No. 891.

512 S.W.2d 824 (1974)

Mary ELLIOTT, Petitioner, v. Judge George HAMILTON, Respondent.

Court of Civil Appeals of Texas, Corpus Christi.

May 16, 1974.

Attorney(s) appearing for the Case

Curtis B. Dyer, Corpus Christi, for petitioner.



This is an original mandamus proceeding. The petitioner has filed with us a motion for leave to file a petition for writ of mandamus requiring the Honorable George Hamilton, Judge of the 94th District Court of Nueces County, Texas, to enter judgment for petitioner based on the incomplete verdict returned by the jury in Cause Number 108, 570-D, styled Mary N. Elliott v. William T. Smith and W. S. Smith, His Father as His Guardian Ad Litem and Next Friend. Our jurisdiction, if applicable, is determined under the provisions of Article 1824, Vernon's Ann.Civ.St.

The basis for petitioner's mandamus action arose out of an intersectional automobile collision in the City of Corpus Christi. It is alleged1 that the case was tried before a jury. After the case had been submitted to the jury on special issues of primary, contributory negligence and damages, the jury foreman advised the court that they were unable to answer issues concerning contributory negligence (lookout and plaintiff's failure to yield as a proximate cause of the accident). All of the remaining issues had been answered unanimously.

Upon receipt of the verdict from the jury, the trial judge accepted the partial verdict and dismissed the jury. The defendant did not object to the verdict or that the verdict was incomplete. Apparently no request was made that the verdict not be accepted or that the jury be instructed to retire and complete their verdict. No objection was made by the defendant to the trial judge's acceptance of the verdict. The jury was discharged.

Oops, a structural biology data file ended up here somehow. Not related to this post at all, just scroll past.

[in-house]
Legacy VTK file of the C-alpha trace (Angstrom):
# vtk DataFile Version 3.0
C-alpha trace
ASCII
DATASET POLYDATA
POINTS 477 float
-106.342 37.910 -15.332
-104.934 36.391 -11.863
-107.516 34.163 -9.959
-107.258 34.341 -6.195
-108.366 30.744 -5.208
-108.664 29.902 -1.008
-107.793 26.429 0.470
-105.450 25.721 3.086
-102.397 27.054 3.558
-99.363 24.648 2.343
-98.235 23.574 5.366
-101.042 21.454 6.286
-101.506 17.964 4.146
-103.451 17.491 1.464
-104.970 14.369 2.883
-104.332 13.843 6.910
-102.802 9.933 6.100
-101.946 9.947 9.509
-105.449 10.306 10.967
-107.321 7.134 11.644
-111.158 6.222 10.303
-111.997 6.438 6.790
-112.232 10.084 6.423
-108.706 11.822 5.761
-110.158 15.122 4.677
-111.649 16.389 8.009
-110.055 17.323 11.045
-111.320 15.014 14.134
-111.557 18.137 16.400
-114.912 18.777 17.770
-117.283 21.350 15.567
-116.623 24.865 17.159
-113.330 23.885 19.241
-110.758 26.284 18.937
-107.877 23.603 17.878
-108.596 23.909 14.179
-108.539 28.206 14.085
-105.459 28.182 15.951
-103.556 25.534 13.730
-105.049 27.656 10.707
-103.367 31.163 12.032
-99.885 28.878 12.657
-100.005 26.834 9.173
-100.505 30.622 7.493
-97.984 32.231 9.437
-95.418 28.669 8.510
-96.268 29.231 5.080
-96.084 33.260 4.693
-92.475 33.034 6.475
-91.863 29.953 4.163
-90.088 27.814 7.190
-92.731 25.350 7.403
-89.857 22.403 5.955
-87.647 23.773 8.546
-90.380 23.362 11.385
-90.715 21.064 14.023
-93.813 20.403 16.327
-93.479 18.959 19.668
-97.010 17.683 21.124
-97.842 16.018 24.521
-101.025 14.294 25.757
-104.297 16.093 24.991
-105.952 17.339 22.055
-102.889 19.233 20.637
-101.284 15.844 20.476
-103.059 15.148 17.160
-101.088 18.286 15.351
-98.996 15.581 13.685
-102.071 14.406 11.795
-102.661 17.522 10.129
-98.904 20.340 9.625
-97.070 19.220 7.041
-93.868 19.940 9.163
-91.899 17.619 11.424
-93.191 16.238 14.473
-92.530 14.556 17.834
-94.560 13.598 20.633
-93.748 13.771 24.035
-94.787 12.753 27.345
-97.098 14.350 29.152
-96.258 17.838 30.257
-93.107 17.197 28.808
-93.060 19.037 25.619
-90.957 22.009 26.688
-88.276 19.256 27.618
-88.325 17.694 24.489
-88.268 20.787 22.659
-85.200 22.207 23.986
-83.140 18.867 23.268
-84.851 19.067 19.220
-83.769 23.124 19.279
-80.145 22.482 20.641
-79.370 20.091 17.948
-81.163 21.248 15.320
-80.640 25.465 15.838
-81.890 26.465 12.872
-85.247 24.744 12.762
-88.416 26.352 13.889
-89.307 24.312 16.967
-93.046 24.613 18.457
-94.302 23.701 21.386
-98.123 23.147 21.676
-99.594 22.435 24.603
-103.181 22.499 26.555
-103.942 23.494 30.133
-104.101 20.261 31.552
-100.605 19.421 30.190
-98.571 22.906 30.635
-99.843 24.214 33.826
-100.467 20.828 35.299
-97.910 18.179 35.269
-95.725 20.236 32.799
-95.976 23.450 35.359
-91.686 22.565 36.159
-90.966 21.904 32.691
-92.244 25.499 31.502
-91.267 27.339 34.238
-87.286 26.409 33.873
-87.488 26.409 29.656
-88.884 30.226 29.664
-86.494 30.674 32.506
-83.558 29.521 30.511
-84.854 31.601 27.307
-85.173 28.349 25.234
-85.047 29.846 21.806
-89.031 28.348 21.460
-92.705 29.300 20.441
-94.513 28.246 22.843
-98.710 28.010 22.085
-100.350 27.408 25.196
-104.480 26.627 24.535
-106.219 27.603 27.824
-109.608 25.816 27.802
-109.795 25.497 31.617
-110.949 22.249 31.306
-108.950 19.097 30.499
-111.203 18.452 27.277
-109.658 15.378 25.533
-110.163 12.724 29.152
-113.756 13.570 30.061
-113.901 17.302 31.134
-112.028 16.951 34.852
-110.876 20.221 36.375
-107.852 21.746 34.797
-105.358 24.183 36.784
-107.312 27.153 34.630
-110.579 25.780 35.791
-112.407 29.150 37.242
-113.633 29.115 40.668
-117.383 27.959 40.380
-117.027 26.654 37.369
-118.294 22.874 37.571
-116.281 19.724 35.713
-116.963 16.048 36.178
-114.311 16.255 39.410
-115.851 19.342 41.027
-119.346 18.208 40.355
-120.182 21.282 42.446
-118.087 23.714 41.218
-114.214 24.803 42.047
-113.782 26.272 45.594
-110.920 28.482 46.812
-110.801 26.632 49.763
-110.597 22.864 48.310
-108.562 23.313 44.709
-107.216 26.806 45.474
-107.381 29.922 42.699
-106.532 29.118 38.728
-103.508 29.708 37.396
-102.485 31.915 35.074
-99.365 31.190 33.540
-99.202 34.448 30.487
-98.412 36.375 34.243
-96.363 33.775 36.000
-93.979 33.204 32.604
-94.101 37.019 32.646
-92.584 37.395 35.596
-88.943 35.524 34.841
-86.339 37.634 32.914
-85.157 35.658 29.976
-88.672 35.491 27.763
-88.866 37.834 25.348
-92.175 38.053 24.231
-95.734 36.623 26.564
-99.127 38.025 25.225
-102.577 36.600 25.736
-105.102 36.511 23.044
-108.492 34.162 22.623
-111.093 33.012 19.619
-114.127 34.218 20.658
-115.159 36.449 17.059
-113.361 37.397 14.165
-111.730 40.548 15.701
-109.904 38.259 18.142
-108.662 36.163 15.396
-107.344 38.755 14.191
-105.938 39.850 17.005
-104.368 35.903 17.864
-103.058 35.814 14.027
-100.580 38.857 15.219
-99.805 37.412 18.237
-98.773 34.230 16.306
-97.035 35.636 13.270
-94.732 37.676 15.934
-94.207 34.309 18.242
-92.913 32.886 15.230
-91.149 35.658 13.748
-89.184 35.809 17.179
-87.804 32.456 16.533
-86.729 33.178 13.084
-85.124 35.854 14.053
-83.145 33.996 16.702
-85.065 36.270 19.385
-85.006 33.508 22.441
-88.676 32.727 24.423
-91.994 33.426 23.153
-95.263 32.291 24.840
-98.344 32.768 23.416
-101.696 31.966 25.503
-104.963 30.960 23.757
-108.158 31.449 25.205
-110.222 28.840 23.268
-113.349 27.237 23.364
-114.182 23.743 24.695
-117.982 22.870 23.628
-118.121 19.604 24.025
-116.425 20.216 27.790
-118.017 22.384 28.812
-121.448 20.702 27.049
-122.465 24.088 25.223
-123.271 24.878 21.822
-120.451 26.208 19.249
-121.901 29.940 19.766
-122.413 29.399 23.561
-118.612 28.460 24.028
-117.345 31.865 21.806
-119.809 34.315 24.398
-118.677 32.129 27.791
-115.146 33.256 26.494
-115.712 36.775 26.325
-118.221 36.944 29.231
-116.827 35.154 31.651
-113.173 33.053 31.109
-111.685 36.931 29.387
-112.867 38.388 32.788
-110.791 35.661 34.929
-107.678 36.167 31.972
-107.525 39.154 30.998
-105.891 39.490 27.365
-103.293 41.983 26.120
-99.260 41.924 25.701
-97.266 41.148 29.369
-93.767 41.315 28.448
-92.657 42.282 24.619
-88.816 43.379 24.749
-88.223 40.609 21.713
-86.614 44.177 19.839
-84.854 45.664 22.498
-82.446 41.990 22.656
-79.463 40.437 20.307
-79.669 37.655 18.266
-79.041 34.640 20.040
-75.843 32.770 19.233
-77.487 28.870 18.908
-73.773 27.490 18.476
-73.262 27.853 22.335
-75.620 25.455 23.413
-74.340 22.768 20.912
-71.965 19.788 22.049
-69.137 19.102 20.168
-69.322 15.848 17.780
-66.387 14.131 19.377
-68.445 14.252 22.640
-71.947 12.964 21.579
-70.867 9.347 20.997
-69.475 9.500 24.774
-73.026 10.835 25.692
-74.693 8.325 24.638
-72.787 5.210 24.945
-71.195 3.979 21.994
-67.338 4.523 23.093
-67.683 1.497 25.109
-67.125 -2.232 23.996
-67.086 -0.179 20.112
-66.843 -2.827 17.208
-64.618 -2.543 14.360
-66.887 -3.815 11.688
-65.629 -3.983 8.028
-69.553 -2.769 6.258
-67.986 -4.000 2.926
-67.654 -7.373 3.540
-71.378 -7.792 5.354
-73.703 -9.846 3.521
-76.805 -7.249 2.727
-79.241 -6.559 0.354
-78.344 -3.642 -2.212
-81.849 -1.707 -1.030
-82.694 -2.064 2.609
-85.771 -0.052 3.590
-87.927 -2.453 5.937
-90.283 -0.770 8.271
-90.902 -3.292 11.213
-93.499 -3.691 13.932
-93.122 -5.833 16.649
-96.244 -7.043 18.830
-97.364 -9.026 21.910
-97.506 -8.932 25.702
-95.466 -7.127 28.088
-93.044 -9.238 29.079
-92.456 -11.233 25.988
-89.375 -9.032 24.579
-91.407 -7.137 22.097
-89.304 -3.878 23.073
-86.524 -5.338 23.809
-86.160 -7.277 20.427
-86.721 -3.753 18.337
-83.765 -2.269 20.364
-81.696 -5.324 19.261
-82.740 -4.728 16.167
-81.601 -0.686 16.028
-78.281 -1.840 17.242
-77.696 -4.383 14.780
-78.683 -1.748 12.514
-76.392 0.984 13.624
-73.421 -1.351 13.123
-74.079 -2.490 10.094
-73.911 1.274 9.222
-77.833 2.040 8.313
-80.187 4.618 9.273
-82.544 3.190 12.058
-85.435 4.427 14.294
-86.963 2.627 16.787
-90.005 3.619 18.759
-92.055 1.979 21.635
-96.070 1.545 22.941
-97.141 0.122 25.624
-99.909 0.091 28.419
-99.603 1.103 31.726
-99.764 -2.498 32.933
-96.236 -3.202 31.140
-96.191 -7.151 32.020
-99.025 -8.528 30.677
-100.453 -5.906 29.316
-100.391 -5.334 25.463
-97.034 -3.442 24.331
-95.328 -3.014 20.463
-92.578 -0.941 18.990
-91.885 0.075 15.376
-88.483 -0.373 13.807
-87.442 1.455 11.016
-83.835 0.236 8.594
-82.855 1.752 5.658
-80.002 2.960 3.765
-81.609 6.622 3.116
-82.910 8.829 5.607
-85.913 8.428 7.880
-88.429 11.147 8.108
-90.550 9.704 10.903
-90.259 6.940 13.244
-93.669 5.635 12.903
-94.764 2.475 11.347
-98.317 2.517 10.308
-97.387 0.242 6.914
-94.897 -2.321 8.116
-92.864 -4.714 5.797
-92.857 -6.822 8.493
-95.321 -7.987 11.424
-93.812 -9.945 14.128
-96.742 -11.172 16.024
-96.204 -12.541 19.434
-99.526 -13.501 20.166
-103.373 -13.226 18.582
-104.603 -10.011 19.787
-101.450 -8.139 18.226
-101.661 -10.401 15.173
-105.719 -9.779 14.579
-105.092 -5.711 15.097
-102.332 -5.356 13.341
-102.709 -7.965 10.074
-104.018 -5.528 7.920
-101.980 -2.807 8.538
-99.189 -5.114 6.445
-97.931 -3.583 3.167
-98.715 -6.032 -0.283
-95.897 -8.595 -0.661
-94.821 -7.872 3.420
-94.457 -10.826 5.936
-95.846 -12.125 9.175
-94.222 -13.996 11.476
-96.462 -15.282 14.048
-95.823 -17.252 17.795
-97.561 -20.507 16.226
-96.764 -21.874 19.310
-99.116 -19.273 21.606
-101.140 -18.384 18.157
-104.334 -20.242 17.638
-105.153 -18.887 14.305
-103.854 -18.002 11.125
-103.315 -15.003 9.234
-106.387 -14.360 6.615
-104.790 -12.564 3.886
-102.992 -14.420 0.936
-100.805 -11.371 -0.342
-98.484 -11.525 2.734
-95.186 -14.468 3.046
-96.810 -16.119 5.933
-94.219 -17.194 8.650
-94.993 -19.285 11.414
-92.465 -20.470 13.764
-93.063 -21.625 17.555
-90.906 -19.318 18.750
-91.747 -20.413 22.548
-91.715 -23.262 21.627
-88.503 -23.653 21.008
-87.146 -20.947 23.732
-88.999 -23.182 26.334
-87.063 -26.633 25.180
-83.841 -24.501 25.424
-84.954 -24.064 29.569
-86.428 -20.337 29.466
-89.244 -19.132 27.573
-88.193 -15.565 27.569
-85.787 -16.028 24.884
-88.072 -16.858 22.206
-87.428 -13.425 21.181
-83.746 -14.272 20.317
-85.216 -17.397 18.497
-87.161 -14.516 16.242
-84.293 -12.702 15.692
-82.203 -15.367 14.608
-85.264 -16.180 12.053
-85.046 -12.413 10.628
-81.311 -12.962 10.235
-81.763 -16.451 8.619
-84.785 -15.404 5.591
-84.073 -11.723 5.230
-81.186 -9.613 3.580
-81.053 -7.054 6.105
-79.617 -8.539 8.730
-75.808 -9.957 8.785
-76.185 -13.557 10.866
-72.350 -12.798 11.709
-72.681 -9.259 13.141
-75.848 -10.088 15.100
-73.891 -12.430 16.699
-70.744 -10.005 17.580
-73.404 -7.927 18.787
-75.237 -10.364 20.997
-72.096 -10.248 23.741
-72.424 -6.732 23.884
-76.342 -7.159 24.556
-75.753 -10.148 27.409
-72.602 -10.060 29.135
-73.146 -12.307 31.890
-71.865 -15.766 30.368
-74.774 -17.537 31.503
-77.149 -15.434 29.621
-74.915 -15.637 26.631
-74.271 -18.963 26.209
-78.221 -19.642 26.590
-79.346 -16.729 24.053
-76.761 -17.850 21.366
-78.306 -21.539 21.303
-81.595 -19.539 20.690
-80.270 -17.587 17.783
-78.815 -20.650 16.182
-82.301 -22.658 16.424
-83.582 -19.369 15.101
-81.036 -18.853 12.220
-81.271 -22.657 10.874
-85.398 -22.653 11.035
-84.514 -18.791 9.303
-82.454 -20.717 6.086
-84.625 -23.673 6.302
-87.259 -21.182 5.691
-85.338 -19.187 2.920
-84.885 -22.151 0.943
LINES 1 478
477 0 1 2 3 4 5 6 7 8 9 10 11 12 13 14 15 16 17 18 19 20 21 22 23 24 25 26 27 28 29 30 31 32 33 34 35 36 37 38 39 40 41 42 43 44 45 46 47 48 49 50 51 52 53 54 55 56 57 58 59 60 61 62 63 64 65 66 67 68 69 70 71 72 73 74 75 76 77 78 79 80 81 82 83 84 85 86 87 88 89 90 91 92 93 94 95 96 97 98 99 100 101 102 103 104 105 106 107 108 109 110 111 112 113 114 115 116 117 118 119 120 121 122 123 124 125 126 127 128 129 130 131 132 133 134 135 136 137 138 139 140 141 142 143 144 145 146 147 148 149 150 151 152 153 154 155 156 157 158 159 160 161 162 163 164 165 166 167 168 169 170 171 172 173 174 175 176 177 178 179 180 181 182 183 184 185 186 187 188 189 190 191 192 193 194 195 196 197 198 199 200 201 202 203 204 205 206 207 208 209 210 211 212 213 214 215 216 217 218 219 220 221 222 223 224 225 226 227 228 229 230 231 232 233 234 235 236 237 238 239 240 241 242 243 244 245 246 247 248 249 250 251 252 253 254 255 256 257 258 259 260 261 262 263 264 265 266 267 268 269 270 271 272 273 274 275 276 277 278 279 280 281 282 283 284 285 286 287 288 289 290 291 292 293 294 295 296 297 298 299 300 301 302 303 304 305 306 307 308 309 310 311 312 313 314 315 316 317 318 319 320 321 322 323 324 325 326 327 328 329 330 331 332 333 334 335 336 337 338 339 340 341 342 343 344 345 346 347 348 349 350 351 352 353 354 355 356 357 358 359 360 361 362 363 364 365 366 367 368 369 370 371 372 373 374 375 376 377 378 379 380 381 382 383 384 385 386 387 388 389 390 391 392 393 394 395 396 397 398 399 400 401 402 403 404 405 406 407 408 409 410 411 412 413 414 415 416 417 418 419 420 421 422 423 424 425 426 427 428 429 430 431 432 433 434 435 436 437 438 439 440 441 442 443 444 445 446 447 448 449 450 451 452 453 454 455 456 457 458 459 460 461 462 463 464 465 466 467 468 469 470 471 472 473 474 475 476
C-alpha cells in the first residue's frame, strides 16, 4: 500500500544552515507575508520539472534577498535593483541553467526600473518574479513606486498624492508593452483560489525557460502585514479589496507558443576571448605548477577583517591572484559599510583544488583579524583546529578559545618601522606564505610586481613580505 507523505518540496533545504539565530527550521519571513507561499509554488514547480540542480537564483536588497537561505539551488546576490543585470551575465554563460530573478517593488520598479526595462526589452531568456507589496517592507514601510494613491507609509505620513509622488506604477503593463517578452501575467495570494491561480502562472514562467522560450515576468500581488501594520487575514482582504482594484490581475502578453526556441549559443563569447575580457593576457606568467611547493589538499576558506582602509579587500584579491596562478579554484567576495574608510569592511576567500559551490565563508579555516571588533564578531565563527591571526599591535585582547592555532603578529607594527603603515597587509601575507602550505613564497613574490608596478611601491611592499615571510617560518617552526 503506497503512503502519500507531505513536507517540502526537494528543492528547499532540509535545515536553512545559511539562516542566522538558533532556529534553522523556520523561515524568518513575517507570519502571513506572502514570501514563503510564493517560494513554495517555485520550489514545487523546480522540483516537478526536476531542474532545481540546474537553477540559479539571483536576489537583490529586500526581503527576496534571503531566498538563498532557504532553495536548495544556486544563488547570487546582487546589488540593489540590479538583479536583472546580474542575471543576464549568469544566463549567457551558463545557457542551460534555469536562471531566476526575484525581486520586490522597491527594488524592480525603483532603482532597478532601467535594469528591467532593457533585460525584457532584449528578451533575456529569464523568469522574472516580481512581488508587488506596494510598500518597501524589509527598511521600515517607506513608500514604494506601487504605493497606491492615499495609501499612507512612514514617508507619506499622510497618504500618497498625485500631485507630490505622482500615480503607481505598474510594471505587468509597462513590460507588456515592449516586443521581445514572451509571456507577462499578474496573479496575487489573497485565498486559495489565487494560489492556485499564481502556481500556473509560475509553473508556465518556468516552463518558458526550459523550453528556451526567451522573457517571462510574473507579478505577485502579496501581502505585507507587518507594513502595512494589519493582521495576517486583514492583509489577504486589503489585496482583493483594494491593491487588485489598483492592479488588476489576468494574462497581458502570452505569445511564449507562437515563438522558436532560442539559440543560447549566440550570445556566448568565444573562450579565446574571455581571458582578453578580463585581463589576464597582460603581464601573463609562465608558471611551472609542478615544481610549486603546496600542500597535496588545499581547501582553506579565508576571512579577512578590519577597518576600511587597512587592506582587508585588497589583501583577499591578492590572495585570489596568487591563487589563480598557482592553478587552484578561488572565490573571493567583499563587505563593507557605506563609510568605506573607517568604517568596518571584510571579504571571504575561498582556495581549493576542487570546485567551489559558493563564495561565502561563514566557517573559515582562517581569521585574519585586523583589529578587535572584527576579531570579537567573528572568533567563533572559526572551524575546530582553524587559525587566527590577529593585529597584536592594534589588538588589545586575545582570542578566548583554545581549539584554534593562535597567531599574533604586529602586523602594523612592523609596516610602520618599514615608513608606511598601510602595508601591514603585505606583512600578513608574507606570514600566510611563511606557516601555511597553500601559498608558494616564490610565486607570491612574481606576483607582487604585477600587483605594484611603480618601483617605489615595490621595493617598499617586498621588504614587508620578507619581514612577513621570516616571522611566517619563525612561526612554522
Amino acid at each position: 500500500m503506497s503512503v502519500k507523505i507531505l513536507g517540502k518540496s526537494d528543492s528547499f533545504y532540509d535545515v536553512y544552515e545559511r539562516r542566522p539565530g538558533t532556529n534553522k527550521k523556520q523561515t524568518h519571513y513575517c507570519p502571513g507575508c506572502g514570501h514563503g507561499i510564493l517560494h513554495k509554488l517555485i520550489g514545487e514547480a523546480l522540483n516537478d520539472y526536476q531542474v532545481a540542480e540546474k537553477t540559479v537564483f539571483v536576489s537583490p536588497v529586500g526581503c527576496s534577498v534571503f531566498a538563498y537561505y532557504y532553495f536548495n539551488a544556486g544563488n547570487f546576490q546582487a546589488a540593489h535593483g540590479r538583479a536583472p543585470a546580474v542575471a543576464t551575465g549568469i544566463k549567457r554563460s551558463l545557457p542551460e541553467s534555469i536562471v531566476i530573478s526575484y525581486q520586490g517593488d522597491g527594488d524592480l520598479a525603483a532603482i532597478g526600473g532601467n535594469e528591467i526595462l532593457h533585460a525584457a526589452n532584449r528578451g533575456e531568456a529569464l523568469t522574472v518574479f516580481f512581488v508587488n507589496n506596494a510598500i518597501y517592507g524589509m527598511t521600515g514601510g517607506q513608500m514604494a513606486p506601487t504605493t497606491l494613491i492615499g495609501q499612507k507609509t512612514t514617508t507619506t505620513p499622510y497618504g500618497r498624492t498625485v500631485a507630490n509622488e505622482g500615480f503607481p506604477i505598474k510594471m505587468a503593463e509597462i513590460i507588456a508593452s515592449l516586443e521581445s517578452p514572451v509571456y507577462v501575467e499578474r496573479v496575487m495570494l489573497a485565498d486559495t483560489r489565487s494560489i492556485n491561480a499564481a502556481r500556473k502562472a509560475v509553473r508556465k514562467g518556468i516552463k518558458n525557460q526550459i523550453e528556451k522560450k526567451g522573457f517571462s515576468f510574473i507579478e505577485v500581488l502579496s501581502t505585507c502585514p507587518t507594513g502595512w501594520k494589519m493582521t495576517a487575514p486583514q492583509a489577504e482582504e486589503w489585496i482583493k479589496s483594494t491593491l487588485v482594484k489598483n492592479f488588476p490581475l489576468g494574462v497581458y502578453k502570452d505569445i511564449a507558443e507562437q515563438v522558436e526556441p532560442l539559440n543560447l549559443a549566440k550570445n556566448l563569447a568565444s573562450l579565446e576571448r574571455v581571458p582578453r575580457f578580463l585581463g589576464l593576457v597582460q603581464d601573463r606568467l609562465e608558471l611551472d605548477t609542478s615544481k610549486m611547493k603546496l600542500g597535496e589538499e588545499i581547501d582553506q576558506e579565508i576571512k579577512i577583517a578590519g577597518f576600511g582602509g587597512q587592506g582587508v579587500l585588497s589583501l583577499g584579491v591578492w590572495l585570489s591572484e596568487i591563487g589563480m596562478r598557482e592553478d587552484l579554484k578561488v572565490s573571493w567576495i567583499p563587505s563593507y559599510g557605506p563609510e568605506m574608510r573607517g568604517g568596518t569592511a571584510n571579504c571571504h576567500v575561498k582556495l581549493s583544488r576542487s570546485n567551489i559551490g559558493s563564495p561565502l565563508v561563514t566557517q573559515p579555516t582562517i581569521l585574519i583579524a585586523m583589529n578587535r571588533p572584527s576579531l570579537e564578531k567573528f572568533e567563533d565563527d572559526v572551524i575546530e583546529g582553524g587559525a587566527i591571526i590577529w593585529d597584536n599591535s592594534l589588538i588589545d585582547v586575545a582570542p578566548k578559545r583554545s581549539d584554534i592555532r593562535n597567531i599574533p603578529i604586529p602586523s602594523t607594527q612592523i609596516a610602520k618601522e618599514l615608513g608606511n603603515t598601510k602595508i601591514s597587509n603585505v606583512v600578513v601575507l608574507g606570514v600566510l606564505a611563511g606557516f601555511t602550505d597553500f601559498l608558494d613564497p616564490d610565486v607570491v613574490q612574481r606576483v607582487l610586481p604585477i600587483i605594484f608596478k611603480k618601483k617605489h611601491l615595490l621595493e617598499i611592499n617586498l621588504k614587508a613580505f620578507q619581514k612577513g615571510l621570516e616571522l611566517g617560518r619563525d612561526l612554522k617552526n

Based on the answers to the primary negligence issues, the plaintiff moved for judgment. Instead, the trial court granted a mistrial. Plaintiff now petitions this Court to compel the trial judge to enter a judgment for the plaintiff on the partial jury verdict.

At the outset, we note that the petition presented to this Court is unverified. As such, it is unacceptable. It has always been the rule in this State that an affidavit must accompany a petition for mandamus verifying all of the facts stated. Shirley & Holland v. Conner, 98 Tex. 63, 81 S.W.2d 284 (1904); Cantrell v. Carlson, 313 S.W.2d 624 (Tex.Civ.App.—Dallas 1958, n. w. h.). The affidavit must constitute such a positive statement of knowledge of the facts in the petition as would constitute a basis for a charge of perjury if such facts were found to be untrue. One of the reasons for this rule is, that the Court of Civil Appeals is not equipped to find facts. It is not generally the appellant court's function to find facts. We must rely on the truth of the record as it is filed in this Court.

Despite this shortcoming by the petitioner, the petition reveals that the basis for petitioner's mandamus is erroneous and the application would have to be denied. The petitioner argues:

"When the Defendant did nothing to secure the answer to those issues and because no objection was made to the Court accepting the partial verdict by the Defendant, the Defendant waived his right to those answers. The Defendant having waived his right to those answers, then the plaintiff (petitioner here) became entitled to judgment according to the verdict which contained answers to the primary negligence issues, proximate cause issues and damage issues. . . ."

The first official act of a trial judge following a jury's return of a verdict in open court is to accept the verdict and then discharge the jury. Our procedure requires that a party who is dissatisfied with the verdict must make known his dissatisfaction to the trial judge before the verdict is officially accepted and the jury finally discharged. This is his duty. Where the verdict is not conflicting and it finds facts which supports all the elements for a judgment, the error of not objecting to the unanswered issues is not preserved unless brought to the trial court's attention in time to have the jury reconsider and complete their verdict before it is discharged. If the trial court then accepts the verdict after objection has been made and ultimately enters judgment based on the verdict, the dissatisfied party can complain and perfect his appeal. Lewis v. Texas Employers' Ins. Ass'n, 151 Tex. 95, 246 S.W.2d 599 (1952).